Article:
Why manufacturing is moving east
Dan Shulte, CEO and president of Modern Stainless & Design Inc., left California behind in the dust of his mountain bike and swore never to return.
His grievances with California are many: skyrocketing workers’ compensation, high corporate taxes and complicated labor laws.
“They treat us (corporations) like the bad guys,” Shulte said. “The attitude of the government is to hate us. But basically what they’re doing is taking jobs and revenue. It’s a vicious circle that doesn’t make sense.”
It was enough to make the sixth-generation Californian skip over to the Silver State. But he must still grin and grip a relationship with the Golden State. After all, about 95 percent of the company’s products are shipped to Central and Northern California wineries.
“If we would’ve stayed there we wouldn’t have been able to afford it,” he said about workers’ compensation. “We would’ve been out of business.”
Shulte is an energetic leader who likes to whip around the 100,000-square-foot building on a Motiv mountain bike. It is a faster way to keep up with his partners and employees. He said it saves on boardroom time. The company has been manufacturing in Dayton for about five months.
Walking onto the factory’s floor, a visitor can smell the smoldering metal. Workers rolled sheets of stainless steel into an embossing machine with smooth, practiced heaves. Farther along the assembly line each welder constructed a tall, shiny wine tank. Modern Stainless makes custom tanks for small and major wine labels like Mondavi and Corbell.
Modern Stainless started eight years ago with four guys in a garage welding microbrewery systems for the beer industry. They started with $5,000 each and no safety net. The bottom broke on microbrewing in the late 1990s, so they switched to wine tanks and other stainless-steel products. Today, the company has about five times the enclosed space it did in Cloverdale, Calif., and employs 43. As Controller Rick Gibson-Schwob put it, “we’re bigger than we’ve ever been.”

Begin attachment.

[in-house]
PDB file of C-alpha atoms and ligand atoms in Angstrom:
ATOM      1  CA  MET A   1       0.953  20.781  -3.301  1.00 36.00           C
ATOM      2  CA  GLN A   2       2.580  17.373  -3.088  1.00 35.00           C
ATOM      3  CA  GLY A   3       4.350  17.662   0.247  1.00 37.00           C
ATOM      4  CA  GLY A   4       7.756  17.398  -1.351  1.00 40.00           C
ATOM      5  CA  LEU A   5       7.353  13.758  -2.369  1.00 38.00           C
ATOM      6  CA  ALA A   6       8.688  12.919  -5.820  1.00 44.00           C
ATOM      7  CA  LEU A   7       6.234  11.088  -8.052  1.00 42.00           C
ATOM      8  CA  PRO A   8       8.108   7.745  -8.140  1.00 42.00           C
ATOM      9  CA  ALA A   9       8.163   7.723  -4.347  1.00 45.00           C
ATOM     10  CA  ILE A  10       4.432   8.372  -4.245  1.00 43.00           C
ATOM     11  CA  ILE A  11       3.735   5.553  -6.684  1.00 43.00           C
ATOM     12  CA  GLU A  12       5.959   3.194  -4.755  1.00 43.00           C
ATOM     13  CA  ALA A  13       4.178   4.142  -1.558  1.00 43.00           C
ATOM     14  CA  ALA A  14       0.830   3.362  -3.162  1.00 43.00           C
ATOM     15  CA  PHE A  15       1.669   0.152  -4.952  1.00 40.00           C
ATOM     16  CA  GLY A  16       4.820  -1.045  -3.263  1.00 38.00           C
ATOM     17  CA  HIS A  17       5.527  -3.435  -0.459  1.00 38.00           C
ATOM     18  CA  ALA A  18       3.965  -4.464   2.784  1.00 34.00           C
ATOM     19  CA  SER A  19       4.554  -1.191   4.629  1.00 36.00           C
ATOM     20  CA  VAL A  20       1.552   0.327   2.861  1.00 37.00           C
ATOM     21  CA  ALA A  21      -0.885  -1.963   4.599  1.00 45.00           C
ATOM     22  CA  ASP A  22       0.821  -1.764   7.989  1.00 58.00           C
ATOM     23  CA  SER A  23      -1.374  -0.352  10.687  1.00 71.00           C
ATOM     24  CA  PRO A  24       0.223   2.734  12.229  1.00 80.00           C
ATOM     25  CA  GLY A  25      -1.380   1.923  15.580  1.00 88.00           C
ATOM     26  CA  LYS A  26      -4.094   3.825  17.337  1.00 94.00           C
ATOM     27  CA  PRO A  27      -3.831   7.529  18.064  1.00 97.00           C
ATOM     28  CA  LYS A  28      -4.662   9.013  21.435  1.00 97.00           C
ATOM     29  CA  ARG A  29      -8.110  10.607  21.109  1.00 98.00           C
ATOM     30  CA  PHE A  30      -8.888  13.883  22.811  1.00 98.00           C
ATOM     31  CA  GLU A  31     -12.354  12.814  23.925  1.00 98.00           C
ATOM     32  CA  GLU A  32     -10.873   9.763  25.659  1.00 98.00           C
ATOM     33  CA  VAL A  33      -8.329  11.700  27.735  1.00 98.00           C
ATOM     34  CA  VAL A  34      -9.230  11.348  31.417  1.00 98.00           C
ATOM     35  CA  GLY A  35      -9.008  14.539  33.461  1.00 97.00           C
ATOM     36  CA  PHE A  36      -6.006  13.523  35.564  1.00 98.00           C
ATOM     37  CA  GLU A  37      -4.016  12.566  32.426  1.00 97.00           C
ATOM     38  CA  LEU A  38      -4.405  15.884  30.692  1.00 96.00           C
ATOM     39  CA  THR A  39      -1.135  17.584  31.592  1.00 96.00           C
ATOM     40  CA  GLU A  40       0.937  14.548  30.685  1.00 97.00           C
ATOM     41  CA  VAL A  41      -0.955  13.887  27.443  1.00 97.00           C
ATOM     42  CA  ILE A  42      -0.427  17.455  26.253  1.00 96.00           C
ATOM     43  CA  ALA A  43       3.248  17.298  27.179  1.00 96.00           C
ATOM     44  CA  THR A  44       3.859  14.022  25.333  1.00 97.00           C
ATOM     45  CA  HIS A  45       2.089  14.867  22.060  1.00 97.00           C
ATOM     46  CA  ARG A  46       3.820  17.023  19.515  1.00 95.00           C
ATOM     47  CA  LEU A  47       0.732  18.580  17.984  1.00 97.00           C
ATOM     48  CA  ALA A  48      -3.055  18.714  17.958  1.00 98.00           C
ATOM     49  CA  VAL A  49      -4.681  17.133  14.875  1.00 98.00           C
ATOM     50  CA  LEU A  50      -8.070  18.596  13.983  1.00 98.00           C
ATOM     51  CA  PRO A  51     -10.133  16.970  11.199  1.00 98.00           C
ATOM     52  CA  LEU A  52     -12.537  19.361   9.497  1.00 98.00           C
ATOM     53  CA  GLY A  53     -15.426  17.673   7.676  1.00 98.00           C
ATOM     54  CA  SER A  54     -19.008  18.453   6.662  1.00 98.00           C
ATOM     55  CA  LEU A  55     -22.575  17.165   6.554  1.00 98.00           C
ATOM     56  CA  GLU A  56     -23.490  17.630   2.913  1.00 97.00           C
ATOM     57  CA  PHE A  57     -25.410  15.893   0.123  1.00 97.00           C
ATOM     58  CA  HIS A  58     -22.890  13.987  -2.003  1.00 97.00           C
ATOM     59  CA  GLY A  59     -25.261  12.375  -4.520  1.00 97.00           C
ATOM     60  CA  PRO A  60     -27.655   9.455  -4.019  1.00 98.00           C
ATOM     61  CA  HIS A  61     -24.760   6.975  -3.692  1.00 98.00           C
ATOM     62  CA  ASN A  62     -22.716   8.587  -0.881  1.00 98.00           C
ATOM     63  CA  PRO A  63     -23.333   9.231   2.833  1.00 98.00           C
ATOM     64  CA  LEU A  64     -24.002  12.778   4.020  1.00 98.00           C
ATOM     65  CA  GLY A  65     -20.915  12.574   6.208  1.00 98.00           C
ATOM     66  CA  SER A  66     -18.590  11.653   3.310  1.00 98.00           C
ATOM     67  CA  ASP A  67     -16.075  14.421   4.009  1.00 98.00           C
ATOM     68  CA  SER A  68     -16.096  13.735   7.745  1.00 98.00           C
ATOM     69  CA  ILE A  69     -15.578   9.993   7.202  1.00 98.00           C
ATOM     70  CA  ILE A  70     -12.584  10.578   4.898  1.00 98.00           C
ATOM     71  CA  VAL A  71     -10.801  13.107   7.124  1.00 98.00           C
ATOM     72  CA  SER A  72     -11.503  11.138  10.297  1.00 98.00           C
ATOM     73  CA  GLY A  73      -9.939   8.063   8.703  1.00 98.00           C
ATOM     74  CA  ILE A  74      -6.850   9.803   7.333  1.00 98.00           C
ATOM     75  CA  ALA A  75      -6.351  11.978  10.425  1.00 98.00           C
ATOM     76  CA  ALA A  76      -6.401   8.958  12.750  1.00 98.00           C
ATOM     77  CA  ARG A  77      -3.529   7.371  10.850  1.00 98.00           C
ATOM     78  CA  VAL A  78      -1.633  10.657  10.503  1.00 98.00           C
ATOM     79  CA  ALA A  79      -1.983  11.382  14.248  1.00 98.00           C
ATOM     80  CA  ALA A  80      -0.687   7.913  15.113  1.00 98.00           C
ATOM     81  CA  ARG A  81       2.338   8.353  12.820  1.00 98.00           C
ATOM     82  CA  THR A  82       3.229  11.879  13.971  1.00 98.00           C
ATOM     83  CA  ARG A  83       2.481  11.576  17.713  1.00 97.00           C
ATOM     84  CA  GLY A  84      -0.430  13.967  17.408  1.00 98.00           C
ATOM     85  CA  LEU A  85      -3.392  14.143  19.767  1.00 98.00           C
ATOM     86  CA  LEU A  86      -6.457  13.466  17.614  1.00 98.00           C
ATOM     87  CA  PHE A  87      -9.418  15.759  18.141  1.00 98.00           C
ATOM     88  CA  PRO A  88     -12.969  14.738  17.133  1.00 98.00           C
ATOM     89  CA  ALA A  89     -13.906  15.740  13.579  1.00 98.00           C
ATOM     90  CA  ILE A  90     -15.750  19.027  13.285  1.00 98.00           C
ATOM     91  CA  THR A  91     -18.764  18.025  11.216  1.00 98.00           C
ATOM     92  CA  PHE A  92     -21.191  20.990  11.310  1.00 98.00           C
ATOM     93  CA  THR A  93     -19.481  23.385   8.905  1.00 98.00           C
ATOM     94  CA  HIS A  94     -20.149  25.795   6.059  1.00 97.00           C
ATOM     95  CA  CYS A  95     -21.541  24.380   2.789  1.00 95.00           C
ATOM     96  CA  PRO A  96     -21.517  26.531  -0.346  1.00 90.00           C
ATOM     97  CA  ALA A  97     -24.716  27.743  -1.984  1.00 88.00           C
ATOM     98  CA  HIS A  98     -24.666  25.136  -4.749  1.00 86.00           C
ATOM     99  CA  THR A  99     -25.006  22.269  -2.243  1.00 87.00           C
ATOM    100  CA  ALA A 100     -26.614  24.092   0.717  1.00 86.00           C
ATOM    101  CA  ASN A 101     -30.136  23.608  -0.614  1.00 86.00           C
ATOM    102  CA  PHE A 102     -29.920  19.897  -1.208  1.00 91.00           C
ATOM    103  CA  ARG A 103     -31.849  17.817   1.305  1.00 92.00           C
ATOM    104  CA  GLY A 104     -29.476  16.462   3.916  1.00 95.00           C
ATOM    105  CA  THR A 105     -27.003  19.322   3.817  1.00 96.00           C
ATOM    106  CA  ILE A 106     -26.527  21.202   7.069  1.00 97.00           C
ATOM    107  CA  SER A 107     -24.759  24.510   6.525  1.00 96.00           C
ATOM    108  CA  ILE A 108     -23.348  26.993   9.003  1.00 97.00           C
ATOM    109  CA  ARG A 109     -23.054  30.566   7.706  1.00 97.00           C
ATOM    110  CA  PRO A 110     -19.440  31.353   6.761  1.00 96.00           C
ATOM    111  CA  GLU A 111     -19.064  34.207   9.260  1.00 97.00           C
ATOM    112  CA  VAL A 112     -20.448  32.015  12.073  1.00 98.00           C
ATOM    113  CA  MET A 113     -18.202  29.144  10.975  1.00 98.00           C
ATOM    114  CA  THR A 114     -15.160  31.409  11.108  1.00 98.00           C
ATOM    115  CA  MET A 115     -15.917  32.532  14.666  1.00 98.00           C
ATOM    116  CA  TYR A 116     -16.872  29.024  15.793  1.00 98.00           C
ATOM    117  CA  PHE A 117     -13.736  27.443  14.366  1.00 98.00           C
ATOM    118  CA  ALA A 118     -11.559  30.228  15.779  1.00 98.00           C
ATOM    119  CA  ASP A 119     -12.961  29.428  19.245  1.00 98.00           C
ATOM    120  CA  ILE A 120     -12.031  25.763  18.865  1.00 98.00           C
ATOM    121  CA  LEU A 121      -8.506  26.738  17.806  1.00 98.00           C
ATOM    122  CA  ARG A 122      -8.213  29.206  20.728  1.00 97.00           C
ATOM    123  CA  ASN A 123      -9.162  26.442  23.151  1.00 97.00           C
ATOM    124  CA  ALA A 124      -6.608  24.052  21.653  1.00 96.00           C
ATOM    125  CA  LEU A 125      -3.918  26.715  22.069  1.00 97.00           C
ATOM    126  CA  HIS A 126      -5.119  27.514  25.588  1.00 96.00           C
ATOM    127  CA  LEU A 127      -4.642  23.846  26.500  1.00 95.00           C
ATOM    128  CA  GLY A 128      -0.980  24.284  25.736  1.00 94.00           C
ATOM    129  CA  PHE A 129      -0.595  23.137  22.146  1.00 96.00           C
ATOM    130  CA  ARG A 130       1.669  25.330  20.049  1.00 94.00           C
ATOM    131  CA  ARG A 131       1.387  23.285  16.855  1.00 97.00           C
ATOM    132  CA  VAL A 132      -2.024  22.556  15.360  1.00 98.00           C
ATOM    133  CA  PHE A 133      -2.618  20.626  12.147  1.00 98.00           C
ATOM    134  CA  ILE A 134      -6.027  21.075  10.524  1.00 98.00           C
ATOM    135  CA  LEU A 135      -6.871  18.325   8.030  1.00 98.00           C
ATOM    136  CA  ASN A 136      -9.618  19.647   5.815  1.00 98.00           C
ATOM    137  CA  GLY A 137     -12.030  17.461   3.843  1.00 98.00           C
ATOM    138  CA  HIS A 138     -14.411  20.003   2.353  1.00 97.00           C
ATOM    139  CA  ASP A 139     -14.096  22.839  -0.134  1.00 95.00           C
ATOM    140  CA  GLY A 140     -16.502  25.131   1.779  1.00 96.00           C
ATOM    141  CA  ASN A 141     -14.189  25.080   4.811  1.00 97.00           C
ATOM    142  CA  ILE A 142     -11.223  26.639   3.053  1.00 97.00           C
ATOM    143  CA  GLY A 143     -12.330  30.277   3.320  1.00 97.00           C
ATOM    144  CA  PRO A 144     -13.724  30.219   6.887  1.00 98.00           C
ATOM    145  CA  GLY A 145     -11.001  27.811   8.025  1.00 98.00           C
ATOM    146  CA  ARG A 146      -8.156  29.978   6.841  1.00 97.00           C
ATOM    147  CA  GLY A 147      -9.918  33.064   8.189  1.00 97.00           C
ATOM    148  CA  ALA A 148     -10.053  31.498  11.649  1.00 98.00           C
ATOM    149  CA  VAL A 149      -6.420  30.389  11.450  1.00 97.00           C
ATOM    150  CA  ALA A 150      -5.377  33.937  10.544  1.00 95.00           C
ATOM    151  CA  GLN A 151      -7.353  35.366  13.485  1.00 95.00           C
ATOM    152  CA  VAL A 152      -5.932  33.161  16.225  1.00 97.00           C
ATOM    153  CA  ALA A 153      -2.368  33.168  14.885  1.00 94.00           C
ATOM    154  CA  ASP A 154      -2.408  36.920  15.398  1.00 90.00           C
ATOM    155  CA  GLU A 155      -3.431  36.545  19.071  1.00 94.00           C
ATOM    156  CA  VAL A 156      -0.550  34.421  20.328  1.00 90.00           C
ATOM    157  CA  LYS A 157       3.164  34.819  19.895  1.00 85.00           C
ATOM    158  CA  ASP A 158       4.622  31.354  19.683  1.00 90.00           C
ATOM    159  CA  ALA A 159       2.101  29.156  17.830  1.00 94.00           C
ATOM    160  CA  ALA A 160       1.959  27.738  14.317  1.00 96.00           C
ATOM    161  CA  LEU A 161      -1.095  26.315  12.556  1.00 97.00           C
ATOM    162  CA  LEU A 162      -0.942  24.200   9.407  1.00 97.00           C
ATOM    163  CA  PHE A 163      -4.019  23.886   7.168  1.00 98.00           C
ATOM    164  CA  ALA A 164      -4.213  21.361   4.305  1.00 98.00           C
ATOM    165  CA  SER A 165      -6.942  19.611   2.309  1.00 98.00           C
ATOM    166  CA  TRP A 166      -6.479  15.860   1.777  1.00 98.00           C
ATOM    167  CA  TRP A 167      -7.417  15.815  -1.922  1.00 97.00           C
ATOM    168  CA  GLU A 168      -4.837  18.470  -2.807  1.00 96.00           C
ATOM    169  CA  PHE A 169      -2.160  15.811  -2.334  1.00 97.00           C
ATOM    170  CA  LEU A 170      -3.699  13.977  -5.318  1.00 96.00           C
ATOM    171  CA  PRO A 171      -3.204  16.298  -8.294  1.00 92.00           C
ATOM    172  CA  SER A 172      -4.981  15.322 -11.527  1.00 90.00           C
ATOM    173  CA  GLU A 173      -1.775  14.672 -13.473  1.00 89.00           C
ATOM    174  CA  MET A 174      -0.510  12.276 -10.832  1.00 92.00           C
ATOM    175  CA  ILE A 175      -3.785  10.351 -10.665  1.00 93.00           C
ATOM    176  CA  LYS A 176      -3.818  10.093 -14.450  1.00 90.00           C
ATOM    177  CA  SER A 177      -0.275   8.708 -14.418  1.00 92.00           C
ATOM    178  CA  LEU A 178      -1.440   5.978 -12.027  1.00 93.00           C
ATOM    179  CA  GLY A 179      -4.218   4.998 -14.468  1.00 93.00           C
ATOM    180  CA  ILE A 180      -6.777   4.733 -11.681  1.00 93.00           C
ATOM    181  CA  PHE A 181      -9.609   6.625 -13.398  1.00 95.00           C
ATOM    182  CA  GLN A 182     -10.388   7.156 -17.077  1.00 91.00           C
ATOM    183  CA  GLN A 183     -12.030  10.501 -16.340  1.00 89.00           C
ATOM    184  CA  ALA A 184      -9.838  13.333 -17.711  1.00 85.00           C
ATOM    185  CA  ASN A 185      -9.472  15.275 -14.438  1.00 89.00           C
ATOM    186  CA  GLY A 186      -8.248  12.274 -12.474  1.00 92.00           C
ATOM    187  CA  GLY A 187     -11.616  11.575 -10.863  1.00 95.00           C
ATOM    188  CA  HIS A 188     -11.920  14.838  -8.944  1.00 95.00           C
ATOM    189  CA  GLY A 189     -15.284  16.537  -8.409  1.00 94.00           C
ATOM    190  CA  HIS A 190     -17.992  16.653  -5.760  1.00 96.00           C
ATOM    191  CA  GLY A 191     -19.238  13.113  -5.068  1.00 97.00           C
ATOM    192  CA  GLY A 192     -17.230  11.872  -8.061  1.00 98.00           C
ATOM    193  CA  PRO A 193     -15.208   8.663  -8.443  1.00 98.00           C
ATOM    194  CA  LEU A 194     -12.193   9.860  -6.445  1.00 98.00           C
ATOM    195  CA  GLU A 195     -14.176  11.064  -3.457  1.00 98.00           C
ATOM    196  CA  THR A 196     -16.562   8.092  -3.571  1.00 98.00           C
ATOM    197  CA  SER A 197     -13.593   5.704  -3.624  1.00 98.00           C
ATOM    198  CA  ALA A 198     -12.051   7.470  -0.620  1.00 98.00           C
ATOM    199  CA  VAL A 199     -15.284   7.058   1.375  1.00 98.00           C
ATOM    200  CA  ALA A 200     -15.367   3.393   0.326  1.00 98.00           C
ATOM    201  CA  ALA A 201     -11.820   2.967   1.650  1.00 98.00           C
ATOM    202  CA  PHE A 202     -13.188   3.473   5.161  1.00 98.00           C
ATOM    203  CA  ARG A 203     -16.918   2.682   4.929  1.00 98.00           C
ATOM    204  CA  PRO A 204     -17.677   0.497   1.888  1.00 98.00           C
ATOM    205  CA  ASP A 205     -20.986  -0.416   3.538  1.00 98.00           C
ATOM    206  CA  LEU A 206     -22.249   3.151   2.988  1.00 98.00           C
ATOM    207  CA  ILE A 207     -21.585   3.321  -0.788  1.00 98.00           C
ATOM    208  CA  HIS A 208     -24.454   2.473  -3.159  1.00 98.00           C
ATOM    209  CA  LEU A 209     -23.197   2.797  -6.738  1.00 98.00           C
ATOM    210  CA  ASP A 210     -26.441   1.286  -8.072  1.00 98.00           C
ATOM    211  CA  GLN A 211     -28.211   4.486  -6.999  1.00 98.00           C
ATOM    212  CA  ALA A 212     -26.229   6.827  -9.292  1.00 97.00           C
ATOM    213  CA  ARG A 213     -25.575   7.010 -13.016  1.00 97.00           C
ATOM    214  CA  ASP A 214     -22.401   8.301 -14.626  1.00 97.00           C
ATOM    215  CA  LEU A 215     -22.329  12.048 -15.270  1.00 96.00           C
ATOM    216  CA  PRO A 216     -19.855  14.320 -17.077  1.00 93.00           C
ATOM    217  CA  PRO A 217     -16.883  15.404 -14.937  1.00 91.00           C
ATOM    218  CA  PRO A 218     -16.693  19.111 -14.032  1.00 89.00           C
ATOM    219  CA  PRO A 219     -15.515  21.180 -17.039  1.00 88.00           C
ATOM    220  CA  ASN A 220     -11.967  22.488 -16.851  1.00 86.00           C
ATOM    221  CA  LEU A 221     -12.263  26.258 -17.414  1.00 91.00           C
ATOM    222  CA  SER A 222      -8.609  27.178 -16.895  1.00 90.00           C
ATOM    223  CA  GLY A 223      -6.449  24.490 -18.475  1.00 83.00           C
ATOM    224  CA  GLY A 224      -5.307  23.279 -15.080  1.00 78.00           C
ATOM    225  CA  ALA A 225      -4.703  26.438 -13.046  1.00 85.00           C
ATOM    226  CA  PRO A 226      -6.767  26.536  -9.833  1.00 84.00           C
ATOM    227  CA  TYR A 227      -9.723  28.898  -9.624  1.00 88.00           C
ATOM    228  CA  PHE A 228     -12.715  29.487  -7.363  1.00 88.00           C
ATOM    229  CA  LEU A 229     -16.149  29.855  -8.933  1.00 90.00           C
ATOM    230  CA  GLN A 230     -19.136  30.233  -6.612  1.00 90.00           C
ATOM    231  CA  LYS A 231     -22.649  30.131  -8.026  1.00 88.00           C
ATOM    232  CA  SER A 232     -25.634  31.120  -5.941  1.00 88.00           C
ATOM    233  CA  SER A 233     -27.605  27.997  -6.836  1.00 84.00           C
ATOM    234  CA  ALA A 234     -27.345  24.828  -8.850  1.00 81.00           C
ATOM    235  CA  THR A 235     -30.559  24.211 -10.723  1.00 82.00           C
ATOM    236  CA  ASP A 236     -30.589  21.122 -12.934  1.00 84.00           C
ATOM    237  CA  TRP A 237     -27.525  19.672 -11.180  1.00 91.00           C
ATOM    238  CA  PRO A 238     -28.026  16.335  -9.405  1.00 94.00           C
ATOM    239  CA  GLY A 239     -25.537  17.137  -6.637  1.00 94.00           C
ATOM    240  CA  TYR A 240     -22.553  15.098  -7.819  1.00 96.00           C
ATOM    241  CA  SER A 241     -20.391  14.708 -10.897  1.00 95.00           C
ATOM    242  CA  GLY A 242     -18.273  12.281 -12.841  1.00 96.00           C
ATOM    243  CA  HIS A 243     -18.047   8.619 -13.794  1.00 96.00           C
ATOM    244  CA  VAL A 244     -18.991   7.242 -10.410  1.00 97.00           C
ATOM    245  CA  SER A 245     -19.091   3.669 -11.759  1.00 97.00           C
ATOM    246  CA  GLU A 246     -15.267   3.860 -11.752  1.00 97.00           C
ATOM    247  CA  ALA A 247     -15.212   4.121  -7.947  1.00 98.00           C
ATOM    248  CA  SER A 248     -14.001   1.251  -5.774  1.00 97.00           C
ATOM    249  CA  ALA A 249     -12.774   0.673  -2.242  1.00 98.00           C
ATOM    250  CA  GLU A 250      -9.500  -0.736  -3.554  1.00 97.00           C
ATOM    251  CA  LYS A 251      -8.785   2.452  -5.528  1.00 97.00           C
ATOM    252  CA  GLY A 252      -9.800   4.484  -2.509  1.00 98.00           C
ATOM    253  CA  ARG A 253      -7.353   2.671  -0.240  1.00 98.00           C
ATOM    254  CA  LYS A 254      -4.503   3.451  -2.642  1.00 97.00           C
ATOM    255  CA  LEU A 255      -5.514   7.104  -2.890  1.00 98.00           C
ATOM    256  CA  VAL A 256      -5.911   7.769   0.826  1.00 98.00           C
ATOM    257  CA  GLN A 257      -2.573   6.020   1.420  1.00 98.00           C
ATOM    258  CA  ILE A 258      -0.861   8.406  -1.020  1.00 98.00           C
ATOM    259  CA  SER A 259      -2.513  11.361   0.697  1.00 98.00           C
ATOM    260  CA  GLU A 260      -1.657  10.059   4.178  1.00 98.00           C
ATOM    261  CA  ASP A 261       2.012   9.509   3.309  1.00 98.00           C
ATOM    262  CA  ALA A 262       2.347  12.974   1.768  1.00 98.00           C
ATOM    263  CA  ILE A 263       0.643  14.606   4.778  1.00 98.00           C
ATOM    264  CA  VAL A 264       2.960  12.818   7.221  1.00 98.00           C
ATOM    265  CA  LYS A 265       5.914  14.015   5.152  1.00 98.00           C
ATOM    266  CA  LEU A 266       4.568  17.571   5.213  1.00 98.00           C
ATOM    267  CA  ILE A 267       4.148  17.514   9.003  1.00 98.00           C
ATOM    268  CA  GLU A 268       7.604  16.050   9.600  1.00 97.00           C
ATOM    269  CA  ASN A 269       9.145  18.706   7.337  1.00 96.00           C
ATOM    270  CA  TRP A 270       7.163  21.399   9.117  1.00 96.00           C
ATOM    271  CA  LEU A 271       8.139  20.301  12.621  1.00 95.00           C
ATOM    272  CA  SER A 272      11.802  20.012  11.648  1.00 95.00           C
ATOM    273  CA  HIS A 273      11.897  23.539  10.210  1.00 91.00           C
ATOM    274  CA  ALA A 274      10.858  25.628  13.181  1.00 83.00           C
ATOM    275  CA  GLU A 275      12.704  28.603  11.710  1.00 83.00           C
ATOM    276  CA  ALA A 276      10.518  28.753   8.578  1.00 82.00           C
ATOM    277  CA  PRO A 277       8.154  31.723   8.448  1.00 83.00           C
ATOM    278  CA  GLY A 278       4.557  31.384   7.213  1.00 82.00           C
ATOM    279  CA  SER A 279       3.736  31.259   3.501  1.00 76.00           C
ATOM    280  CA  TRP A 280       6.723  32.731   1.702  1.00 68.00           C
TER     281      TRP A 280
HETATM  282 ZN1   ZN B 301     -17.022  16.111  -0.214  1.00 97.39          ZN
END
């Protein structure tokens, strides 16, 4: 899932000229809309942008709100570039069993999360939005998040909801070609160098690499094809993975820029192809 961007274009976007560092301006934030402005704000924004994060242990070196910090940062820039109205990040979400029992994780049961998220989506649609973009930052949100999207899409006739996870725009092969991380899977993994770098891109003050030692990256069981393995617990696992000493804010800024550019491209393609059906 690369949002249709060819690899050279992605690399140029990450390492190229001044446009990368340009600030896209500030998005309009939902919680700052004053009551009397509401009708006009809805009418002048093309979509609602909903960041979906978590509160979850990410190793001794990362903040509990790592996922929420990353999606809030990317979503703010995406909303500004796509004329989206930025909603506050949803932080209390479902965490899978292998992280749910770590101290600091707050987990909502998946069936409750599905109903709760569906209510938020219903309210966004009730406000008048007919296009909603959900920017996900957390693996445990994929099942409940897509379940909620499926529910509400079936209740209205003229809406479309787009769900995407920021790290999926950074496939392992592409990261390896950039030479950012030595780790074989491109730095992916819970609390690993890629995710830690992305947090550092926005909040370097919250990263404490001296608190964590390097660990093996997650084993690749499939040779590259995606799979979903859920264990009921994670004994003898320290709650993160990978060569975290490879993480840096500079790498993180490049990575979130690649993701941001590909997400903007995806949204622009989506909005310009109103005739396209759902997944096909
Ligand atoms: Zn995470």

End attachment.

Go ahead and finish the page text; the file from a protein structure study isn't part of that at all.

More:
Modern Stainless welder Richard Sharke moved with the company because he wanted to get out of California.
“It’s like starting over for me,” he said. “It’s fresh faces, great ideas, the commitment to the product and being able to upgrade my standard of living.”
Many companies and their employees are jumping the border for similar reasons.
Quoin International Vice President Cathy Jacobson said it benefited the tech development and management company to shed California’s high state tax and workers’ compensation costs. But that isn’t all.
“The reason we moved to Carson City is because where we were located before in California, in the Mojave desert, we were having a very difficult time recruiting and retaining qualified engineering staff,” she said.
Northern Nevada Development Authority Executive Director Ron Weisinger estimated 20 businesses have relocated to Northern Nevada from California this year.
Wayne Schell, CEO of the California Association for Local Economic Development, said some manufacturers are moving to the Silver State, but their products are still going to California. Nevada can offer a cost California can’t, so it doesn’t surprise him that they’re going. It is part of a regional economy.
“I think it’s better for us for them (companies) to go to Nevada rather than going to North Carolina,” he said. “I’d sure rather have them in Las Vegas, Henderson and the Reno areas.”
Nevada would rather have them, too. A $600,000 marketing campaign aimed at wooing California companies to Nevada will kick off next month. The Nevada Commission on Economic Development, Sierra Pacific Power Co. and several state economic authorities have funded the yearlong ad blitz. The 2005 campaign follows a similar one last year on which they spent $500,000.
Contact reporter Becky Bosshart at firstname.lastname@example.org or 881-1212.